Book Notes on The Making of a Mediator Developing Artistry in Practice by Michael D. Lang and Alison Taylor: David Hubbard, Adjunct Faculty
The Making of a Mediator: Developing Artistry in Practice (TMOAM) is a great resource for mediators seeking guidance and insight on their journey from a freshly minted newbie mediator to an unconsciously competent master mediator. TMOAM a field guide for working towards what may seem like the elusive goal of obtaining artistry as a mediator. Mediators grow professionally through the discipline of reflective practice and interactional process. When mediators reflect on their mediation models, theories, knowledge and beliefs with the actions taken in mediation, and the subsequent results they can act with increased integrity, congruence, and transparency. This examination of ones theory, action, results feedback loop can dramatically improve a mediator skills, technique and understanding. This book is an excellent resource for taking your mediation abilities, methods, skills and tools to a higher, more competent and resourceful level.
From the beginning the reader will find two compelling reasons to continue examining the book. First, the book promotes no preferred model or style of mediation. Regardless of whether you practice an interest-based, evaluative, narrative, transformative, or some other hybrid style of mediation, it does not matter. The ideas of reflective practice and interactional process presented are universal and can be used with any model, orientation, style or theory of mediation to enhance a mediator’s growth and development.
Secondly, a basic premise of the book is that through reflective practice any mediator can achieve artistry. Artistry is not coincidence, a gift, luck, natural ability, or a destination but a journey. A journey of deconstruction of what we do, what works, what does not, and assessing the interactions, timing and intensity of our interventions. A journey of discovering congruence, convergence and integration of what we say our model and theories are with what our models and theories are in action. Artistry is a journey of humility, mindfulness, self observation and reflection.
The reader discovers the many benefits of reflective practice including:
a complexified understanding of conflict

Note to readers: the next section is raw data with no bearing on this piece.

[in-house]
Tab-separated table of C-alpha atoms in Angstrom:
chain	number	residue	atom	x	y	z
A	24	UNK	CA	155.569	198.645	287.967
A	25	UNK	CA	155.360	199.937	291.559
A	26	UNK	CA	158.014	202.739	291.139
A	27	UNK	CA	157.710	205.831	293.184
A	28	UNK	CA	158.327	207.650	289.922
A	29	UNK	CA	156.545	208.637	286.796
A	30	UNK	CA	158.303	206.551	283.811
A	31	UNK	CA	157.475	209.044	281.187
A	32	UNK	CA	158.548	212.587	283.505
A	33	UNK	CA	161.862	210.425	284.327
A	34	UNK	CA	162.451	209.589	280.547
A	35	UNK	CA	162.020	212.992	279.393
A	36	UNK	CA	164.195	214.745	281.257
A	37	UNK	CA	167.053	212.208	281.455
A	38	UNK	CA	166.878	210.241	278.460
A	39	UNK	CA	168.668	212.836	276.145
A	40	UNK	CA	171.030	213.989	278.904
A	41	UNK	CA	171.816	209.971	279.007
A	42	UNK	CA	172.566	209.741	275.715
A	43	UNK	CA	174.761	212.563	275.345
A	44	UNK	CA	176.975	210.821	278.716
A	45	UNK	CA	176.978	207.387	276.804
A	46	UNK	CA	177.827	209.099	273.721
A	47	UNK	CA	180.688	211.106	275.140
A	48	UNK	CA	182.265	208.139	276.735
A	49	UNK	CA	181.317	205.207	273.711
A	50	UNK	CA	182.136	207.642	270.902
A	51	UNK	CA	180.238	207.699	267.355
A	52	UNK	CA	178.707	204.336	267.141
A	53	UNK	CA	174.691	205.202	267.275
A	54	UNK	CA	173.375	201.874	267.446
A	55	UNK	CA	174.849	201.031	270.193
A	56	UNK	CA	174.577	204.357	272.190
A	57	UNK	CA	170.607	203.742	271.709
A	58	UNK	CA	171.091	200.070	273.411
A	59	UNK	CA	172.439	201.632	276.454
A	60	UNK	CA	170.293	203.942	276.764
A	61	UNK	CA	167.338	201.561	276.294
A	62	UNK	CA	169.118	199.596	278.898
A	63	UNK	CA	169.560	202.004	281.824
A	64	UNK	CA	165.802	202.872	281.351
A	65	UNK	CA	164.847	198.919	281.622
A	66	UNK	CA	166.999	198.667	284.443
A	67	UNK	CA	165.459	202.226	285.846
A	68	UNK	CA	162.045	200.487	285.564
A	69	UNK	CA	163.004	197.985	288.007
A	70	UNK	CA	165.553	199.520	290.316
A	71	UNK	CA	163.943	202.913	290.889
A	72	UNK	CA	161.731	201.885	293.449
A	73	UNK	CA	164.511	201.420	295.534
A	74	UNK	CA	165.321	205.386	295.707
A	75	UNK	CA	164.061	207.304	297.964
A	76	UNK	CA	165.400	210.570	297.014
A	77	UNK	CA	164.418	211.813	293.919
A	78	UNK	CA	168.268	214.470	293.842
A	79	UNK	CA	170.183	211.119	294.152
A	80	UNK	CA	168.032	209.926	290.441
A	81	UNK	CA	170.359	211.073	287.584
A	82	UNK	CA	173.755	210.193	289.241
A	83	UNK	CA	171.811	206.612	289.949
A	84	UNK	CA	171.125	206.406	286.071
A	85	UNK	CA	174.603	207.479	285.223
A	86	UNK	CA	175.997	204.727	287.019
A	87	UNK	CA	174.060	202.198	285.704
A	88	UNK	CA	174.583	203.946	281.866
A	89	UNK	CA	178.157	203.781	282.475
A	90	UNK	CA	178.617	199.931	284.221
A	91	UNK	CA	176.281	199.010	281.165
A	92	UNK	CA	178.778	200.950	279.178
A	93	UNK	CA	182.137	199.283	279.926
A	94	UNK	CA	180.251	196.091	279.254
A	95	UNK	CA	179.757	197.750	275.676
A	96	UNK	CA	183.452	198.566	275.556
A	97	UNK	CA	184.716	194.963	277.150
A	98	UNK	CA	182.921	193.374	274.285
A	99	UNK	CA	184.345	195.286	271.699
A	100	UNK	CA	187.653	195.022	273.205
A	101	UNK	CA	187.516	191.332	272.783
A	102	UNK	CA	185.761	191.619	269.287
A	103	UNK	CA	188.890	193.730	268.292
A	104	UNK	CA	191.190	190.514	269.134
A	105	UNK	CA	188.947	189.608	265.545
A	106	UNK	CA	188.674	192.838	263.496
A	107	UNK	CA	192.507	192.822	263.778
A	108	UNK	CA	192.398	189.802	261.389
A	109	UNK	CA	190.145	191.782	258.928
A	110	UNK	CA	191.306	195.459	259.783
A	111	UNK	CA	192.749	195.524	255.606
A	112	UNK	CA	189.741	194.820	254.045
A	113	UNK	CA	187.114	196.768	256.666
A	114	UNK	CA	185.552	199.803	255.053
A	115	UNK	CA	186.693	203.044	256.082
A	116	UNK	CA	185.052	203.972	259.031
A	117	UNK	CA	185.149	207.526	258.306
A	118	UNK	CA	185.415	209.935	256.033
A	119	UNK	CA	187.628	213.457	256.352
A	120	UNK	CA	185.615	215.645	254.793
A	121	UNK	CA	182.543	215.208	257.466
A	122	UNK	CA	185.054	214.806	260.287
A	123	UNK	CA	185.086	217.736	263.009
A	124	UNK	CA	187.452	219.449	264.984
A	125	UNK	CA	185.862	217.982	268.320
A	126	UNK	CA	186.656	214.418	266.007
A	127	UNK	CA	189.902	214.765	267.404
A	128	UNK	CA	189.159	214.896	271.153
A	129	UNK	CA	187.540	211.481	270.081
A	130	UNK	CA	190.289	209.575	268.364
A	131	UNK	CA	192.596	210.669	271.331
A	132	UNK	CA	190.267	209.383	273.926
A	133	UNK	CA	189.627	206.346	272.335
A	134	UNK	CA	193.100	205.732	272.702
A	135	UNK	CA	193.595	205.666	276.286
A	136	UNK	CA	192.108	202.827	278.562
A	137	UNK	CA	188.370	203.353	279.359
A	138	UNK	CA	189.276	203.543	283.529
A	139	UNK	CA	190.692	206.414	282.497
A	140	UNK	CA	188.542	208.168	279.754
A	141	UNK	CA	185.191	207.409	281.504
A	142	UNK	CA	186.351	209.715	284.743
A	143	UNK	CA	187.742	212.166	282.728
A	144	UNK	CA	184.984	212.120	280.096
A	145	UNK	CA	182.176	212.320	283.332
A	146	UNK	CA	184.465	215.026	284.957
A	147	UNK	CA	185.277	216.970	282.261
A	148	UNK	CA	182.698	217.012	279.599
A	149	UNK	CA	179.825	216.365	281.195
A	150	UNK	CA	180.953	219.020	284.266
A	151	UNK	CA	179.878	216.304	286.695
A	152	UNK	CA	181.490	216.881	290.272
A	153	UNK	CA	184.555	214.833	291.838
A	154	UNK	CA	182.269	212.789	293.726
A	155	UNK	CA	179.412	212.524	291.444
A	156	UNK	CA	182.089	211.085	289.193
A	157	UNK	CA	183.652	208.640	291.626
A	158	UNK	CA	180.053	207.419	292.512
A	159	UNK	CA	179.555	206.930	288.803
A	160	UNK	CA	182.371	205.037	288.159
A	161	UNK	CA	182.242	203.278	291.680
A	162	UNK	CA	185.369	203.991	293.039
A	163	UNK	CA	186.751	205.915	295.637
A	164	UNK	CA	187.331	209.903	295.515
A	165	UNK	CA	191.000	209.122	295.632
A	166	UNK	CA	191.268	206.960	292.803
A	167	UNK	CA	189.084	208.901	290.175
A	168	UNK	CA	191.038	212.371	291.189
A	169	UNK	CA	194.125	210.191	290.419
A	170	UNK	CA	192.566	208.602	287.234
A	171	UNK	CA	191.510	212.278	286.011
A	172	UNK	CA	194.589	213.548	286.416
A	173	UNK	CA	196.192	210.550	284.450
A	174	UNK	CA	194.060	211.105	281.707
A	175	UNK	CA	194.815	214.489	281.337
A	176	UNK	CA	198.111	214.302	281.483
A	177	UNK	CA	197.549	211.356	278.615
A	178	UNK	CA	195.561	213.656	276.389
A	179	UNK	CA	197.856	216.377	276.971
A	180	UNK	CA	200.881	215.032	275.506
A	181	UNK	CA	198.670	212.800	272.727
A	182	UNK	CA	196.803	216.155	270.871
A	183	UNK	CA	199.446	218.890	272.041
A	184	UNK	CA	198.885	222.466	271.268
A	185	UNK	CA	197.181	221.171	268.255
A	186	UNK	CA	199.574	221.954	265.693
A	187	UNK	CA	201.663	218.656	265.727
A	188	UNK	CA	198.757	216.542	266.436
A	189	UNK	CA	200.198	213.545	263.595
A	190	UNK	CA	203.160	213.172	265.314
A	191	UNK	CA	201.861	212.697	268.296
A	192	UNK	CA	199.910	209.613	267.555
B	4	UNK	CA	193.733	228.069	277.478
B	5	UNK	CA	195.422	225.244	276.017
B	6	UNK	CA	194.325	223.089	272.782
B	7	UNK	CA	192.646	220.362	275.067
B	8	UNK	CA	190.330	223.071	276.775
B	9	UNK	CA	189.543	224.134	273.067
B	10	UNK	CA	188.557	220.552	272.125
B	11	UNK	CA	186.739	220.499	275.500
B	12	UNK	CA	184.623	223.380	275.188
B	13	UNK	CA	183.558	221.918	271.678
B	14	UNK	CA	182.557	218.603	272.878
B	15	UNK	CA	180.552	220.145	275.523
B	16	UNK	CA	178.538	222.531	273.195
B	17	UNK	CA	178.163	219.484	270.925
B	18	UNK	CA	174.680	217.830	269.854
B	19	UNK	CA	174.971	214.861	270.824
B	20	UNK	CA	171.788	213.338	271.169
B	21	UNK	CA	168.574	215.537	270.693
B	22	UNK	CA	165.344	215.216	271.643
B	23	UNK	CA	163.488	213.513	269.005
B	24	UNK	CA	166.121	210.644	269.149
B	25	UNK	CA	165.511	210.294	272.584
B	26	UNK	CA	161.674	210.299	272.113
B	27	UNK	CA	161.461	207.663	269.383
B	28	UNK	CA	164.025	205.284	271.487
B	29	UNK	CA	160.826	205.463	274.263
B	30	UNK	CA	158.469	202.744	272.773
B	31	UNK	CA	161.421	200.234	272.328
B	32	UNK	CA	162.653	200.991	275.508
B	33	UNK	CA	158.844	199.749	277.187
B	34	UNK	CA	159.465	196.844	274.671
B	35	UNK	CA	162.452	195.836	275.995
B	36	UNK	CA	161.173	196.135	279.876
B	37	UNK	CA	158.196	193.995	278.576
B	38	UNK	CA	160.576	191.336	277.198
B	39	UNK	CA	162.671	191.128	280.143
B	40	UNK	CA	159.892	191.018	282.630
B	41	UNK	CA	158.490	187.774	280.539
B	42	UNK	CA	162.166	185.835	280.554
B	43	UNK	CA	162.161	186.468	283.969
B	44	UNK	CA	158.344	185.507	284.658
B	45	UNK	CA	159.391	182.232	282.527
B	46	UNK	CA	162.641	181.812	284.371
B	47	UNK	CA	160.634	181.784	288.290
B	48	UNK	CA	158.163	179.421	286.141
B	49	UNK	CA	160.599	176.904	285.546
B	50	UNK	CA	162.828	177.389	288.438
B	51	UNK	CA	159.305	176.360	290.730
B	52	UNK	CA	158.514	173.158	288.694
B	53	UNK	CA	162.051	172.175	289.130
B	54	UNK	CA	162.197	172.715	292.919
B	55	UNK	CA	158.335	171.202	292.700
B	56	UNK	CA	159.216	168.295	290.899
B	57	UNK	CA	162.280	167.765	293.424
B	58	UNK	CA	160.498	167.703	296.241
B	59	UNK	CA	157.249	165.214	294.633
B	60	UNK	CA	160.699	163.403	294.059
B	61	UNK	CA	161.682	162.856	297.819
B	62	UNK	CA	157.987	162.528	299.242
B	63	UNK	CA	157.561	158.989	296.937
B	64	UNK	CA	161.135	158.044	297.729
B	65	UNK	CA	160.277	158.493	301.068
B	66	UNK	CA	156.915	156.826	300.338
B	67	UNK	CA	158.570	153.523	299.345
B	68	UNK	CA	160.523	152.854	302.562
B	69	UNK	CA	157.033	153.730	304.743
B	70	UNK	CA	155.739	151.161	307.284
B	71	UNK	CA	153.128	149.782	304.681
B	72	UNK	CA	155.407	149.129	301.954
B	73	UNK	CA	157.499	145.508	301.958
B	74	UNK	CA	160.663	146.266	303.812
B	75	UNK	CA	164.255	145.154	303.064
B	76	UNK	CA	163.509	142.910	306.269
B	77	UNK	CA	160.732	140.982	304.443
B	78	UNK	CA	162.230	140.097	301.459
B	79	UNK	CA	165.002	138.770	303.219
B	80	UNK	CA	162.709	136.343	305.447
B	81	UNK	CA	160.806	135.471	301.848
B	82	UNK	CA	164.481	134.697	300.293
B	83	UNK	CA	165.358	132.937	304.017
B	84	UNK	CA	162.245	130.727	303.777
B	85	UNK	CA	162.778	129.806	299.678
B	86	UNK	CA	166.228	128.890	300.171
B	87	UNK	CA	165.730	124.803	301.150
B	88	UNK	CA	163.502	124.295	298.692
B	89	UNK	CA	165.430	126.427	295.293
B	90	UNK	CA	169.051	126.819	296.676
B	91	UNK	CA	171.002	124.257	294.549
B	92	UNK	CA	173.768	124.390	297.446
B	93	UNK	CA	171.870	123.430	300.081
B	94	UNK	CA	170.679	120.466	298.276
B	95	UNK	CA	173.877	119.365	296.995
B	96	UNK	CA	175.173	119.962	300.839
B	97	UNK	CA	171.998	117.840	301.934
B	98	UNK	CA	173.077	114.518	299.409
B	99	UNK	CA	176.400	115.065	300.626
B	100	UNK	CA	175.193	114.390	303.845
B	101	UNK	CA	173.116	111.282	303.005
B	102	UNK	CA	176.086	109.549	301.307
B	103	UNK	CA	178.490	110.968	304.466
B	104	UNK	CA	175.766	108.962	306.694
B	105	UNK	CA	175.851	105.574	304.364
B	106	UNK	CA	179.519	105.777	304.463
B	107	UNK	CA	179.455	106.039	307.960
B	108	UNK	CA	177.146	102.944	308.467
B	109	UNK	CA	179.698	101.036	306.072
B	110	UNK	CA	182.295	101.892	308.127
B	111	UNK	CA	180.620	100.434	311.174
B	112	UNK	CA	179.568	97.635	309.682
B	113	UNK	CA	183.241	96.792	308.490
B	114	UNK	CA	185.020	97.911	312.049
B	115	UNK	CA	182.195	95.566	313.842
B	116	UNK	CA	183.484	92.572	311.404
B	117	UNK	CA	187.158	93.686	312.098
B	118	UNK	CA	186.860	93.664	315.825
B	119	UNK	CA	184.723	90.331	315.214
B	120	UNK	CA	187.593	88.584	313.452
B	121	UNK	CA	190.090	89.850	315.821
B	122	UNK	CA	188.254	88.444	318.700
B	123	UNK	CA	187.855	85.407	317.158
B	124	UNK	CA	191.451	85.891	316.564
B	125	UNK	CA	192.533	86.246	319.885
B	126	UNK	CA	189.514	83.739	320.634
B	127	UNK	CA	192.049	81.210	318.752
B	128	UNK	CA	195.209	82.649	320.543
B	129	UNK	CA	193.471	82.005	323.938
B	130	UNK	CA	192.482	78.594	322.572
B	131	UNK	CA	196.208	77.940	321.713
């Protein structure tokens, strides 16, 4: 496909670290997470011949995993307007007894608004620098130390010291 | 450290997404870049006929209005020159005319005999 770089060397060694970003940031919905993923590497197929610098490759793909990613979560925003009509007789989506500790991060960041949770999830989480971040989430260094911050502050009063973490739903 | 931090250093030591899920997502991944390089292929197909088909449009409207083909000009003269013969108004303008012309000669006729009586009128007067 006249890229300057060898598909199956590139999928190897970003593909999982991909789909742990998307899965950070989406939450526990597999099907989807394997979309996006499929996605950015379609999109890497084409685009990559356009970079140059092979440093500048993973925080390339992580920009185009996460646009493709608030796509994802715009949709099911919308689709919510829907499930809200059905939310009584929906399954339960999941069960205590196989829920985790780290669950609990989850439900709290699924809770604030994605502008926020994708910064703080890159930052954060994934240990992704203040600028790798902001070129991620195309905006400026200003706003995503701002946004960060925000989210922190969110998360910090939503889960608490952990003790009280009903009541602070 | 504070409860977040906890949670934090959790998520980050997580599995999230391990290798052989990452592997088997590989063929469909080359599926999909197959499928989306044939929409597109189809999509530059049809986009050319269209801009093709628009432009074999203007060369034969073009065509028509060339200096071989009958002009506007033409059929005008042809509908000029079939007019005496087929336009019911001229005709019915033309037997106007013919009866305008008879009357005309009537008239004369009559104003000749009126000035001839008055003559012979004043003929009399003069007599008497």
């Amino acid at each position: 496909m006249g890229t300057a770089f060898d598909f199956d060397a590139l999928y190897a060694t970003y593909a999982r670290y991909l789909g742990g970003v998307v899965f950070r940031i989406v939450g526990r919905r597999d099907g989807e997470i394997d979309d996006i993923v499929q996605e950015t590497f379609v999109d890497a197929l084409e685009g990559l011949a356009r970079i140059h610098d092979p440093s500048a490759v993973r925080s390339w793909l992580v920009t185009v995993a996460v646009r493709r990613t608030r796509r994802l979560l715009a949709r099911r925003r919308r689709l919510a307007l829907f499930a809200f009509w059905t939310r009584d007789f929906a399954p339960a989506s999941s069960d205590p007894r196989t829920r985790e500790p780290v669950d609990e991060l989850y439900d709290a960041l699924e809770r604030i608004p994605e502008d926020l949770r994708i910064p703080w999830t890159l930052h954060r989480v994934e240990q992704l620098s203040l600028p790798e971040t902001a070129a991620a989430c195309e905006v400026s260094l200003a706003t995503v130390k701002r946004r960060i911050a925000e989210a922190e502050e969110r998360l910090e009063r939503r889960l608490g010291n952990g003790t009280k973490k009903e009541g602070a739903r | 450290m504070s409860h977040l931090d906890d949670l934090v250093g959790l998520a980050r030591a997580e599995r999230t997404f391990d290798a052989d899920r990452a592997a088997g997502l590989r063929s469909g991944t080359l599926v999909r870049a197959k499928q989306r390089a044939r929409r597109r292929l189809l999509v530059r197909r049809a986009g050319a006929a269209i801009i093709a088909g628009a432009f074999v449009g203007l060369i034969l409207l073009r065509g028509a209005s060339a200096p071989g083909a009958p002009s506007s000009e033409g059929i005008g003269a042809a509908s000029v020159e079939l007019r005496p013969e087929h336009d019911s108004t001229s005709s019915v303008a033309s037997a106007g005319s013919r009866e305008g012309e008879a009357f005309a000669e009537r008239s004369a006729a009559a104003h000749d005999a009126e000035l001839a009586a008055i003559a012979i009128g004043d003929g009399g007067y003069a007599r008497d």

a deeper and stronger foundation
a clearer understanding of the participants
improved assessments of the situation
enhanced self awareness
greater clarity of one’s beliefs, biases and values
a much larger tool box
more skills in using those tools
greater capability to make a helpful intervention at a critical moment
lifelong learning and growing in knowledge and skill
greater confidence in responding in the moment to complex dynamics
Lang and Taylor set out six hallmarks of reflective practice:
Attention to Detail: Responsive in the moment
Curiosity: Open to new perspectives
Exploration & Discovery: Not being bound by limiting assumptions
Developing and Testing Formulations: Holding tightly, letting go lightly
Interpretation: Resilient and Flexible
Patience and Vision: Balance between process and outcome
The reader discovers the barriers to professional growth and artistry:
Being bound by limiting assumptions
Failure to take in new information
Avoidance or Inability to reflect on action in mediation and after the mediation
Fixation on outcome or thinking you know the solution
Caught in the trap of thinking “I am the expert”
Inattention to the parties
Inattention to process
Lang and Taylor include effective graphics that visually represent and explain ideas and concepts that help one engage in reflective practice on the path towards artistry. The reader is given clear and, at times, repetitive counsel on how to discover and explore one’s own path towards artistry and the process of developing a reflective practice is clearly explained.
To further support the mediator’s journey to artistry through reflective practice are the excellent exercises and questions for reflections throughout the book and at the end of each chapter. Lang and Taylor encourage you to explore your unique constellation of theories and world view. The mediator is guided by these questions and reflections to deconstruct what it is you think you know in order to develop a clearer understanding of your central core beliefs and values, theories and abstracts, models and approaches, facts and information. With this book, some hard work, practice, and reflection in action and on action, you too, can experience the joy and flow of artistry.
Book Citation: Michael D. Lang and Alison Taylor. The Making of a Mediator: Developing Artistry in Practice. San Francisco: Jossey-Bass, 2000, 254 pp.
David serves as the Director of Facilitation and Training at The Mediation Center. He is an experienced attorney who, prior to joining the staff at The Mediation Center, practiced law for many years, was a business executive, as well as a private-practice mediator and facilitator. In addition to his full-time position at the Center he serves as an adjunct undergraduate professor, adjunct faculty member at UNL College of Law, is approved as a local rule 4.3 mediator in Douglas County, and is approved as a federal mediator. David’s mediation and facilitation skills have been refined through hundreds of hours of training through the likes of Harvard’s Program on Negotiation, Federal Mediation and Conciliation Service, American Bar Association, and hundreds of mediations and facilitations. David is a member of ASTD and an Executive Committee Member of the Alternative Dispute Resolution section of the Nebraska State Bar Association.